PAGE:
Pushy Waiters Should Put a Cork in It

Overzealous waiters can kill an evening of good wine
By Paul Stinson,  Newser User
Posted May 28, 2008 3:08 PM CDT
Pushy Waiters Should Put a Cork in It
Essayist Christopher Hitchens speaks during a debate on Iraq and the foreign policies of the United States and Britain, on Sept. 14, 2005 in New York.   (AP Photo/Chad Rachman)

Barbaric waiters are storming the dinner table, "butting in and pouring wine without being asked" and expecting diners to hurry up and pony up to replace the drained bottle, laments Christopher Hitchens in Slate. Leaving punchlines and evenings in tatters, their unsolicited interruptions aren't just a sign of bad manners; they jack up the tab and put good wine to waste, "sloshed into the glasses of those who may not want it."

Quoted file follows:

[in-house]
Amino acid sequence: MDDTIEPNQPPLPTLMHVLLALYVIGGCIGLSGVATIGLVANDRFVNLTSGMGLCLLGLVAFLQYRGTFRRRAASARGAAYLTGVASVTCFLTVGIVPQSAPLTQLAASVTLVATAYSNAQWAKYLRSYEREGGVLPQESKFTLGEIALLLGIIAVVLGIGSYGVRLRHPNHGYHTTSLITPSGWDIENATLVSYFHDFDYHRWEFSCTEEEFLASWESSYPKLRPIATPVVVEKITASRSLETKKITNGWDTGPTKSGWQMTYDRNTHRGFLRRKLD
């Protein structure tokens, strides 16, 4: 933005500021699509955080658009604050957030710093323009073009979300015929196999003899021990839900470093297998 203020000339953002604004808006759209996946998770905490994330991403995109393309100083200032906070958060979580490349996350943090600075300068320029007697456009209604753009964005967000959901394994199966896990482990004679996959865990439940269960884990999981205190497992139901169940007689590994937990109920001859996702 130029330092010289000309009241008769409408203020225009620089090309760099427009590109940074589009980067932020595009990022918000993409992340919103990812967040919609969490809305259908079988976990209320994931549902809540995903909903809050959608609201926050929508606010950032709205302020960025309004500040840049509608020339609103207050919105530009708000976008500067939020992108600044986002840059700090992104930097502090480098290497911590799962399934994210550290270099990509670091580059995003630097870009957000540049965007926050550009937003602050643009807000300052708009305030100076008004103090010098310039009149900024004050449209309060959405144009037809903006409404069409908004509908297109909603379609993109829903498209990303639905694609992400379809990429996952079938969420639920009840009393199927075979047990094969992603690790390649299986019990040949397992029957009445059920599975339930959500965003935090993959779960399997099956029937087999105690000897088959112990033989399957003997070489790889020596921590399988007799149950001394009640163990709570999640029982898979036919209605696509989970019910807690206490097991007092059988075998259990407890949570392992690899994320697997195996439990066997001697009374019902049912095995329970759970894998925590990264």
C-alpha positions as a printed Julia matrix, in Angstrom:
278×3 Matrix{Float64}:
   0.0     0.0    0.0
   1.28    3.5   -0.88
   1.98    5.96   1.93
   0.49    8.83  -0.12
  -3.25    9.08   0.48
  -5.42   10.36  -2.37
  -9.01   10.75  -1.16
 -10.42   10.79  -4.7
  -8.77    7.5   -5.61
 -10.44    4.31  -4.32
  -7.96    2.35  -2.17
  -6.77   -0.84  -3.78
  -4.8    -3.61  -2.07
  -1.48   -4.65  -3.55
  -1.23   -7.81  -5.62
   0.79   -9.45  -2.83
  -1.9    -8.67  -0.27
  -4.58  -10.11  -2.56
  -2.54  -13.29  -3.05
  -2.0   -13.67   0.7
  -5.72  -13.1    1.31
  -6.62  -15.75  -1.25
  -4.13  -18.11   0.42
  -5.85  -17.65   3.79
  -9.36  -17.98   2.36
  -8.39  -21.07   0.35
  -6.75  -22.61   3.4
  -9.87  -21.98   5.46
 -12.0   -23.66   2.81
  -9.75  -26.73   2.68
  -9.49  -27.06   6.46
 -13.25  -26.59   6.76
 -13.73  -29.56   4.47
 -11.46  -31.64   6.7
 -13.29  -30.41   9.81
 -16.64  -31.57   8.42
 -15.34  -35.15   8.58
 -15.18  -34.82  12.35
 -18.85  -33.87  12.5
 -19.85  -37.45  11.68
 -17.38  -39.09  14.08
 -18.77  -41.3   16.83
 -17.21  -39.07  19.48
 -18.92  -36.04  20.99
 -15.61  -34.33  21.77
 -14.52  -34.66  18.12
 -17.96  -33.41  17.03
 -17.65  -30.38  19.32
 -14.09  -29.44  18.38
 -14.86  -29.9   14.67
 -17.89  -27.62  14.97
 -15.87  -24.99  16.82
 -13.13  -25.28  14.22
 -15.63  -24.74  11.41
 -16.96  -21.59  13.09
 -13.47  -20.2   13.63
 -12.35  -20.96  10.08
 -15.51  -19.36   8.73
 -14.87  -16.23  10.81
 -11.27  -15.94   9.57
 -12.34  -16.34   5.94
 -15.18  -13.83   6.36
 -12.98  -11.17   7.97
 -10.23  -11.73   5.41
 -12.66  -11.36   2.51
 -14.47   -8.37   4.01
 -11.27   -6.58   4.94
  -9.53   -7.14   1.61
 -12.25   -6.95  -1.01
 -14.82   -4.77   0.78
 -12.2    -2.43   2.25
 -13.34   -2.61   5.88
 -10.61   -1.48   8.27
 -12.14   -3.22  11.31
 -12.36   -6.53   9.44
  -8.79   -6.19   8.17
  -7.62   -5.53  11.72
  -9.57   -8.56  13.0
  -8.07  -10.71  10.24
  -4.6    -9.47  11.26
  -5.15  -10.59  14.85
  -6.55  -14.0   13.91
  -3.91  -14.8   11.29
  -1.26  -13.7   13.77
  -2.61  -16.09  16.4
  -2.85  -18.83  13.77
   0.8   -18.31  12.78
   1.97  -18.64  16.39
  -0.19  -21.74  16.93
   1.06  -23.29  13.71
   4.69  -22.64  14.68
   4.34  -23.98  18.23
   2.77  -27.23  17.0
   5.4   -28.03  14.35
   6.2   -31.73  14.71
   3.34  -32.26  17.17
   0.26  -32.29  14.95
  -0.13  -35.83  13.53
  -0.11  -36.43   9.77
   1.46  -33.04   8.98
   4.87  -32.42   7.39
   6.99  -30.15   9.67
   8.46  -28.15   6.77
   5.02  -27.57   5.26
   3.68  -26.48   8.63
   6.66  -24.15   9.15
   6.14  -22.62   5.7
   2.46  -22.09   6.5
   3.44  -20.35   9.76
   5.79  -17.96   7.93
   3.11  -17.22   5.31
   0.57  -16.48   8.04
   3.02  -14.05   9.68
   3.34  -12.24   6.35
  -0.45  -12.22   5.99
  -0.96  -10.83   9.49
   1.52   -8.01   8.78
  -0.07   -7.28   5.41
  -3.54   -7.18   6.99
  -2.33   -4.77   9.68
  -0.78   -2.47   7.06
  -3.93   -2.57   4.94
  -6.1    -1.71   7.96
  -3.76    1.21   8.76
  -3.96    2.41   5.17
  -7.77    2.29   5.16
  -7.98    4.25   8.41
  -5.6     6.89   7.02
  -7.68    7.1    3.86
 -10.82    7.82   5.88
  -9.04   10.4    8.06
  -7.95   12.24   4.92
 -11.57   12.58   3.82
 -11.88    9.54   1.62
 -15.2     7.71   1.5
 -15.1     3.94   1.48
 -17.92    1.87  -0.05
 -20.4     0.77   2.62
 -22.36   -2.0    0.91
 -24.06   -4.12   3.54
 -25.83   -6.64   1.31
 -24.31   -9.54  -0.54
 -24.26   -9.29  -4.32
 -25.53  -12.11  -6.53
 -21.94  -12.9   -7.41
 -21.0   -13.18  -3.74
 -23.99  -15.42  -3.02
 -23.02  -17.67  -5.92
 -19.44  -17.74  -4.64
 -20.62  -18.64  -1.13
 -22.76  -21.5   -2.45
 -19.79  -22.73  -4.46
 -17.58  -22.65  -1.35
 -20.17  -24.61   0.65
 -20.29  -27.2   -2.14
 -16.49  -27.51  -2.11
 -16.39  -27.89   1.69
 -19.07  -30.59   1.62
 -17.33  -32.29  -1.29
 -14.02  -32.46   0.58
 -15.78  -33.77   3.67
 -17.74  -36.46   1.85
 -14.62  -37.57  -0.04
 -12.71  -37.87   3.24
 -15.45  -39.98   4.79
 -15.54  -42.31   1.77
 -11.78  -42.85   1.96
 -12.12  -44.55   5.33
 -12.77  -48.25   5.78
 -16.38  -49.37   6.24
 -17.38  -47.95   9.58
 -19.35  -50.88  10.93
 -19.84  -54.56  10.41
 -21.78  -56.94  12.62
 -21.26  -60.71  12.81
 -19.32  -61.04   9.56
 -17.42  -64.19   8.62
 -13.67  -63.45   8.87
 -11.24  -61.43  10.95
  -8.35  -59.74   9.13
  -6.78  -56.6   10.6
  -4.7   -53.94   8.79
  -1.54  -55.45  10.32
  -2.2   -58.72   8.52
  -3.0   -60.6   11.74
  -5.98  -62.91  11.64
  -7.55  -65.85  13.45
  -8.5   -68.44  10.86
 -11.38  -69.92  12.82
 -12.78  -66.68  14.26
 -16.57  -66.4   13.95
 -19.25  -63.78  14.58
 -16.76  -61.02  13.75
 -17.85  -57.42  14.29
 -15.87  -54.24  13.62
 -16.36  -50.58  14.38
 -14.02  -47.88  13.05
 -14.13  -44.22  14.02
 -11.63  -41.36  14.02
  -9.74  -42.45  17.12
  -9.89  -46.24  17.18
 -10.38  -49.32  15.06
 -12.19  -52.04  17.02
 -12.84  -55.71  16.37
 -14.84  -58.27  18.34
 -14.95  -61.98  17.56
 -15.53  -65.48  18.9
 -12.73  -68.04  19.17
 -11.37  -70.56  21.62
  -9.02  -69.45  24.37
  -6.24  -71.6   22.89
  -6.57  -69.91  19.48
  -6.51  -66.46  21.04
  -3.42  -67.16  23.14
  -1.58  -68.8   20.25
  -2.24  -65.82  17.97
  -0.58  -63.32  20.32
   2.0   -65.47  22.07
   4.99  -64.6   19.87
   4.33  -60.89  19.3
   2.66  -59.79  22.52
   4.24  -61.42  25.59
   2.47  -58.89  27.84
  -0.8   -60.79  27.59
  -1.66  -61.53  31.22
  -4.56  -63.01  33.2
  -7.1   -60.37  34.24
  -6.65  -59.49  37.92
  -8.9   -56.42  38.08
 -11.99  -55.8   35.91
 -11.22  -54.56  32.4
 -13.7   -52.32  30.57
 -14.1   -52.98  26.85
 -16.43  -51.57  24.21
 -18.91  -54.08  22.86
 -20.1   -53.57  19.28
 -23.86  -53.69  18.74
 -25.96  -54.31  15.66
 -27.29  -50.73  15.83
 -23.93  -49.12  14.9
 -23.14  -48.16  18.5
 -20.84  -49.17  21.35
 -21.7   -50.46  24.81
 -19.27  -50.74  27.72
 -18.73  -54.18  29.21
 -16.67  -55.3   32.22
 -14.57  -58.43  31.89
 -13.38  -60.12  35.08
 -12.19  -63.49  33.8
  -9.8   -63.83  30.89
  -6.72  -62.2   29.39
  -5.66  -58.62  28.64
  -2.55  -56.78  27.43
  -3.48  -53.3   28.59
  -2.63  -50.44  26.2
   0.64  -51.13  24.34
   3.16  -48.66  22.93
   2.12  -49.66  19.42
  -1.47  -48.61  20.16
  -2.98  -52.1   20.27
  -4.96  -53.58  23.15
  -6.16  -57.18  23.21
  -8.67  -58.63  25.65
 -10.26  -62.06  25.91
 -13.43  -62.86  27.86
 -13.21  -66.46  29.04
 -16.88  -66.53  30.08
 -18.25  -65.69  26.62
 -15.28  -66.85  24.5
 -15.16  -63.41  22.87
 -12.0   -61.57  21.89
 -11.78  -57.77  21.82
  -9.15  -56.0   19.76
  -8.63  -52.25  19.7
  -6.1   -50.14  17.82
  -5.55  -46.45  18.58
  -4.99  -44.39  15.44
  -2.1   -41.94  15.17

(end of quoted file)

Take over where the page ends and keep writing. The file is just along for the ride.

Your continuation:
The endurance of this culinary faux pas stems from a snobbish wine business whose waiters "may intimidate those who know little of the subject," writes Hitchens. Such intrusive overtures must be politely but firmly rebuffed—just as Katharine Graham’s refusal to leave a good-old-boys port-and-cigar embassy function in the '70s changed Washington’s social culture forever, wine drinkers should take heart and resist a similarly "silly practice." (More wine stories.)

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